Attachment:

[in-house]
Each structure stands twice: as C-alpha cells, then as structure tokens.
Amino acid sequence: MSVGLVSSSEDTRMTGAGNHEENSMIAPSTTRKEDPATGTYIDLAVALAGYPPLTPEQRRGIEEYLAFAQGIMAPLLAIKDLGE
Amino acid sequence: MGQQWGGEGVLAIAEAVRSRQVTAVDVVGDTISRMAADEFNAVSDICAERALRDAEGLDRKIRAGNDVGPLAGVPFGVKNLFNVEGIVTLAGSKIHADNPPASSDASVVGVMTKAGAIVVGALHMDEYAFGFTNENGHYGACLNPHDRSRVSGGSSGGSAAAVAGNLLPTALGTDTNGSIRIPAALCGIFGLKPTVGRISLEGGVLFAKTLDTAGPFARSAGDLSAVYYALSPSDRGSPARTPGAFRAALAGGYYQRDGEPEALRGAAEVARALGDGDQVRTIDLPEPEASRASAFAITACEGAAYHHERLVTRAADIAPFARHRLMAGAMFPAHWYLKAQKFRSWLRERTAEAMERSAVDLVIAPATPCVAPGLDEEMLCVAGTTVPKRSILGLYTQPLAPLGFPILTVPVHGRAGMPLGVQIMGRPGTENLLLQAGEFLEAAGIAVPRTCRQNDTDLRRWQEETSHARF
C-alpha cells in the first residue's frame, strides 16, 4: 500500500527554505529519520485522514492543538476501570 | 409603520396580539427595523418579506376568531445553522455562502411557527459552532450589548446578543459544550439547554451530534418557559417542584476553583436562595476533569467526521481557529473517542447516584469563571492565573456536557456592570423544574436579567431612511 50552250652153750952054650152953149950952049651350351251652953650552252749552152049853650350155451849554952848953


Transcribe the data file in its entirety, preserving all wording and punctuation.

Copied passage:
[in-house]
Each structure stands twice: as C-alpha cells, then as structure tokens.
Amino acid sequence: MSVGLVSSSEDTRMTGAGNHEENSMIAPSTTRKEDPATGTYIDLAVALAGYPPLTPEQRRGIEEYLAFAQGIMAPLLAIKDLGE
Amino acid sequence: MGQQWGGEGVLAIAEAVRSRQVTAVDVVGDTISRMAADEFNAVSDICAERALRDAEGLDRKIRAGNDVGPLAGVPFGVKNLFNVEGIVTLAGSKIHADNPPASSDASVVGVMTKAGAIVVGALHMDEYAFGFTNENGHYGACLNPHDRSRVSGGSSGGSAAAVAGNLLPTALGTDTNGSIRIPAALCGIFGLKPTVGRISLEGGVLFAKTLDTAGPFARSAGDLSAVYYALSPSDRGSPARTPGAFRAALAGGYYQRDGEPEALRGAAEVARALGDGDQVRTIDLPEPEASRASAFAITACEGAAYHHERLVTRAADIAPFARHRLMAGAMFPAHWYLKAQKFRSWLRERTAEAMERSAVDLVIAPATPCVAPGLDEEMLCVAGTTVPKRSILGLYTQPLAPLGFPILTVPVHGRAGMPLGVQIMGRPGTENLLLQAGEFLEAAGIAVPRTCRQNDTDLRRWQEETSHARF
C-alpha cells in the first residue's frame, strides 16, 4: 500500500527554505529519520485522514492543538476501570 | 409603520396580539427595523418579506376568531445553522455562502411557527459552532450589548446578543459544550439547554451530534418557559417542584476553583436562595476533569467526521481557529473517542447516584469563571492565573456536557456592570423544574436579567431612511 50552250652153750952054650152953149950952049651350351251652953650552252749552152049853650350155451849554952848953